Auckland duo take us back decades to the dawn of Psychedelia with a reminder of extraordinary it must have been to hear White Rabbit and Somebody To Love for the last time. Plenty of Kaukonen's eerie Raga edge on show here. Altogether wonderful.
I've liked the records of West Palm Beach, Florida's Surfer Blood previously and written about them on here before. They're an unassuming, unpretentious bunch. Straightforward breezy, guitar driven Indie Pop. Hooks and melodies to the fore.
They tick the boxes they've previously ticked with consummate ease. In some ways they seem like a Weezer for the modern world, with the irritating quirks ironed out. The Blood play everything with a straight bat and smiles on their collective faces.
On the band's Spotify page they are described, (surely with their approval), as 'the cleanest and nicest band in existence'. Hardly Punk Rock. A band marketing themselves quite consciously as washing powder. A cleancut bunch of boys and girl, who you could invite back to meet your mom with supreme confidence.
But in Surfer Blood's case you can't help but give them a pass. Because they do what they do very well. This is life on Sunny Street and frankly you can't help but think that is more than welcome right now. Serious points are being made if you listen more closely to the lyrics but the band sugar coat their message skillfully. They're journeymen middle managers of Indie now, ten years since graduation.
Carefree Theatre is a relentlessly consistent listen with almost every song getting a straight seven. There are a few moments when they surpass themselves. I'd pick out one on fifth track In the Tempest's Eye as a prime example. Two and a half minutes in they burst, suddenly and unexpectedly into the surf, (yes), harmonies that Pixies deployed to such spectacular effect on Bossanova. In many respects they are Pixies nice country cousins, (surfer, Surfer Rosa surely). They never bear their teeth. They're utterly housetrained. They're good to be around. I give this eight,
The year between 1965 and 1967 to state the blindingly obvious. A year significant enough music wise for Jon Savage to write a blindingly good book about it. Here's the Top Ten, as voted by punters of the Best Ever Albums site:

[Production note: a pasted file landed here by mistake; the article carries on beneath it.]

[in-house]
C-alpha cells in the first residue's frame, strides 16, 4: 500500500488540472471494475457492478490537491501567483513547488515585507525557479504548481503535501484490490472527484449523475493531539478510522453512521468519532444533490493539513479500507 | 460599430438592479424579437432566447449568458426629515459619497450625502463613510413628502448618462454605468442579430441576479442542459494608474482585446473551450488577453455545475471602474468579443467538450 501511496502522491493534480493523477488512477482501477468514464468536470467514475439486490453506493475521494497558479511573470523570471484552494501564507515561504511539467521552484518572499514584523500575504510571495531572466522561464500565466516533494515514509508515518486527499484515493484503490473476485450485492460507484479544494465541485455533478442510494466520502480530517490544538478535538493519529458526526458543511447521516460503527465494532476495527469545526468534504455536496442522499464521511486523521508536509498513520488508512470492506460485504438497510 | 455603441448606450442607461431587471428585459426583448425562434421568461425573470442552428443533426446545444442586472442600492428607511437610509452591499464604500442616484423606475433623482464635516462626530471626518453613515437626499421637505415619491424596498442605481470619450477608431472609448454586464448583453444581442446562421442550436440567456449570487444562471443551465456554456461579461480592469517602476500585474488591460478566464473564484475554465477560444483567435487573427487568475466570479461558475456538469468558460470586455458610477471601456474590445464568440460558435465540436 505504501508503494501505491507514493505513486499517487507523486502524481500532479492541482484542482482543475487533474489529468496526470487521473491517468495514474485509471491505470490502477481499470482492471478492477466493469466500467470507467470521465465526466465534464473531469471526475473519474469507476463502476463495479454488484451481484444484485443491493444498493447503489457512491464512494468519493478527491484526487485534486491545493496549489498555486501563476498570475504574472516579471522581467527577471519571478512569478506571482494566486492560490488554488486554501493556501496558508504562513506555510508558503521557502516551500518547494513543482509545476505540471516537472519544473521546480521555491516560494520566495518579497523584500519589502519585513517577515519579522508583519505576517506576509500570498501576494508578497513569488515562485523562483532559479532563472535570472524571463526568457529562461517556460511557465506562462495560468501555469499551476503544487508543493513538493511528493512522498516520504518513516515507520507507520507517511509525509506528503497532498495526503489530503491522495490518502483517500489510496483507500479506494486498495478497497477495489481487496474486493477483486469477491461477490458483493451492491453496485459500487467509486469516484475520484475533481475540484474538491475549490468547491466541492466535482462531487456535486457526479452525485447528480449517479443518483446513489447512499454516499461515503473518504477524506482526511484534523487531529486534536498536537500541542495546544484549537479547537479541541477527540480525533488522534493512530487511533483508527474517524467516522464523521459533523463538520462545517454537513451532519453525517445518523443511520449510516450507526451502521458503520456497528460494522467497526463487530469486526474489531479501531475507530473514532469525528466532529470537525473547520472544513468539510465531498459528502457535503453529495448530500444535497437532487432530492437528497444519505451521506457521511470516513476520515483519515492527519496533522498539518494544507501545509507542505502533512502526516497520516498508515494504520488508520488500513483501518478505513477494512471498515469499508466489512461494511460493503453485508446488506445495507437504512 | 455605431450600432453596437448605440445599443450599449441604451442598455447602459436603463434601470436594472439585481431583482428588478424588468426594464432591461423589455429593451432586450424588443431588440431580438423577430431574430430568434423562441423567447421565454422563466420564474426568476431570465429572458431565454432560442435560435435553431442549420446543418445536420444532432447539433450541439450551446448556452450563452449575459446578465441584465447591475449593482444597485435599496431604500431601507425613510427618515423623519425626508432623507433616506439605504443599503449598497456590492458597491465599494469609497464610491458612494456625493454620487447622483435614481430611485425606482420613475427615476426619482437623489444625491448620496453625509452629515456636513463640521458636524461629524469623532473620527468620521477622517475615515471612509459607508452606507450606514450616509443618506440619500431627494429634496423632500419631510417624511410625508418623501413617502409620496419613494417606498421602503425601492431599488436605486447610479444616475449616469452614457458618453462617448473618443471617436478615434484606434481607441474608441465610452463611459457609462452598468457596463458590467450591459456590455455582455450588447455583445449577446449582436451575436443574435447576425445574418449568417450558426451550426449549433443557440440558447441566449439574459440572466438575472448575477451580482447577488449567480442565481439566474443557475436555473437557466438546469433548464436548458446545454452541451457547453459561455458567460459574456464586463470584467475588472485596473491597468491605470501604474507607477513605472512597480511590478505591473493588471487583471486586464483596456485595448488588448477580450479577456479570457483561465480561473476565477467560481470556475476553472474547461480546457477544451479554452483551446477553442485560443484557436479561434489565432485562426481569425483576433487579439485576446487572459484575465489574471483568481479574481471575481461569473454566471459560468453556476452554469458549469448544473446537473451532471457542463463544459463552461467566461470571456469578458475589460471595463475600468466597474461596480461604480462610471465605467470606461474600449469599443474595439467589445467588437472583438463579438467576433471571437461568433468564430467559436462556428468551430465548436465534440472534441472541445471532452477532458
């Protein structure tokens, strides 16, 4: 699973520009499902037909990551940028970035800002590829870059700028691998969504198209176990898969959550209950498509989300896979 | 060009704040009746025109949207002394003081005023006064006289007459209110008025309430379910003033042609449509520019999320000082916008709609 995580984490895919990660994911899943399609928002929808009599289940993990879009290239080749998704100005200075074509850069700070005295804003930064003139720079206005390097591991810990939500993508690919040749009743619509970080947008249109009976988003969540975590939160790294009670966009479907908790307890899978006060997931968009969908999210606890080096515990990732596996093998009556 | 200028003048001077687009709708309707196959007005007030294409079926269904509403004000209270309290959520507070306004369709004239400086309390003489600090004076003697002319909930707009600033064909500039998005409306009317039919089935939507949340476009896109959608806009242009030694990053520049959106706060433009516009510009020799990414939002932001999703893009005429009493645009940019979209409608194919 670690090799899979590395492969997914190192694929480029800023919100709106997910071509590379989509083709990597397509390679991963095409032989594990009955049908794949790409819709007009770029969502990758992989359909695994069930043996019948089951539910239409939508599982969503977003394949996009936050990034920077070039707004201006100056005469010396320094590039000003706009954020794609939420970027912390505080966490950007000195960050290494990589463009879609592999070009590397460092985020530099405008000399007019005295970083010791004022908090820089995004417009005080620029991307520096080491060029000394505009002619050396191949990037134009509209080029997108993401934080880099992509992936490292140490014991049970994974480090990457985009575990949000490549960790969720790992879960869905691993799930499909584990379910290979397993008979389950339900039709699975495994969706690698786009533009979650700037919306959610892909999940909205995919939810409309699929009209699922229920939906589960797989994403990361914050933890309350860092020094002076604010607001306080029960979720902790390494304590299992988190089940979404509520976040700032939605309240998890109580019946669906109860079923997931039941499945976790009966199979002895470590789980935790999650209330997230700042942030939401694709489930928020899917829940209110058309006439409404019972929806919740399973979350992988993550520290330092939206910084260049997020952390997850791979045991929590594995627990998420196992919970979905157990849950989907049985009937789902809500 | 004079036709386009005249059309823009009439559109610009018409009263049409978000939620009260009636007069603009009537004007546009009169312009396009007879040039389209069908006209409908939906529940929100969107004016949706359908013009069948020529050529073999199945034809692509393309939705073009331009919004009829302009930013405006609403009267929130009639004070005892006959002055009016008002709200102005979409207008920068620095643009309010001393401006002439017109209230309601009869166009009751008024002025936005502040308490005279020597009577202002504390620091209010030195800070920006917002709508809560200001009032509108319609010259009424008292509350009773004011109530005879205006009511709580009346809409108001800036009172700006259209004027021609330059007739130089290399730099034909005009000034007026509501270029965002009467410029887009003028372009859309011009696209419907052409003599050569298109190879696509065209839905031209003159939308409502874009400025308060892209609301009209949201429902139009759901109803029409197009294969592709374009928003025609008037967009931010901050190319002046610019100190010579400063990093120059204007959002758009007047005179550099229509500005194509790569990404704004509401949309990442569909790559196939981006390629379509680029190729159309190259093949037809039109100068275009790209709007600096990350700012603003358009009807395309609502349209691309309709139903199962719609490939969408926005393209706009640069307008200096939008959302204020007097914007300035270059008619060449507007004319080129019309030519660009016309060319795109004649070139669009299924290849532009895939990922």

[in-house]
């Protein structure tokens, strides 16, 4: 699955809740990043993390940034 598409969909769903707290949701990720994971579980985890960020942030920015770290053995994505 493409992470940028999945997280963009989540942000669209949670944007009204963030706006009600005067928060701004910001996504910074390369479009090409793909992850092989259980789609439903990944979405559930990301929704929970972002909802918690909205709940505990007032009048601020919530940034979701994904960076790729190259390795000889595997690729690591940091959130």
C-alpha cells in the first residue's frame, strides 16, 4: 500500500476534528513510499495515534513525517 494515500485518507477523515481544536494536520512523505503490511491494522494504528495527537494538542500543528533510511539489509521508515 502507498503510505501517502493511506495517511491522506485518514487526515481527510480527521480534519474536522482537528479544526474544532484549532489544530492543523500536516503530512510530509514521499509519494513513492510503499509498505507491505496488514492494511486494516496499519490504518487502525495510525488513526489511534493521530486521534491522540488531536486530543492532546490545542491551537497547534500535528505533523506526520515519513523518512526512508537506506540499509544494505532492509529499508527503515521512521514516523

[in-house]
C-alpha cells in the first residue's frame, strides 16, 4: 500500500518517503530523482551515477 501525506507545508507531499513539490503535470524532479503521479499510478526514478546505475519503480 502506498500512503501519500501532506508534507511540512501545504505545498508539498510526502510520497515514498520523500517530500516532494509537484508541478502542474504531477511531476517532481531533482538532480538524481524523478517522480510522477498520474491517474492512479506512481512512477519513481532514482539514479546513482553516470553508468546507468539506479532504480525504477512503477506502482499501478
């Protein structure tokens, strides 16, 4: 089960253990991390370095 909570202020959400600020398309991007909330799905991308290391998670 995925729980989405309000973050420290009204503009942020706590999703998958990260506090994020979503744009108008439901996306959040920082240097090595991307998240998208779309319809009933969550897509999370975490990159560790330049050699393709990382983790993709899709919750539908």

The Beatles - Revolver
The Beach Boys - Pet Sounds
Bob Dylan - Blonde on Blonde
The Rolling Stones - Aftermath
Simon & Garfunkel - Sounds of Silence
The Mothers of Invention - Freak Out
Simon & Garfunkel - Parsley, Sage, Rosemary & Thyme
The 13th Floor Elevators - The Psychedelic Sounds of the 13th Floor Elevators
The Kinks - Face to Face
John Coltrane - Ascension
And here are mine. The proviso being that I own them all on vinyl. :
1. The Beatles - Revolver
2. The Beach Boys - Pet Sounds
3. Bob Dylan - Blonde on Blonde
4. Buffalo Springfield - Buffalo Springfield
5. Simon & Garfunkel - Parsley, Sage, Rosemary & Thyme
6. The Byrds - Fifth Dimension
7. The Troggs - From Nowhere
8. The 13th Floor Elevators - The Psychedelic Sounds of the 13th Floor Elevators
Tapeworms. Yum! But hang on. Because this young Lille, France band of the same name have a neat Indie vibe going for them on their aptly named debut album Funtastic.
If the Stereolab influence is immediately evident right from the off, (it seems that this band has a similar influence these days as the Velvet Underground used to do), they use it well, and there's a giddy, fairground ride thrill to proceedings throughout.
While Tapeworms lose points for their name and lack of originality, they gain plenty for artistic impression as the record progresses. Funtastic fizzes like memories of long distant childhood parties.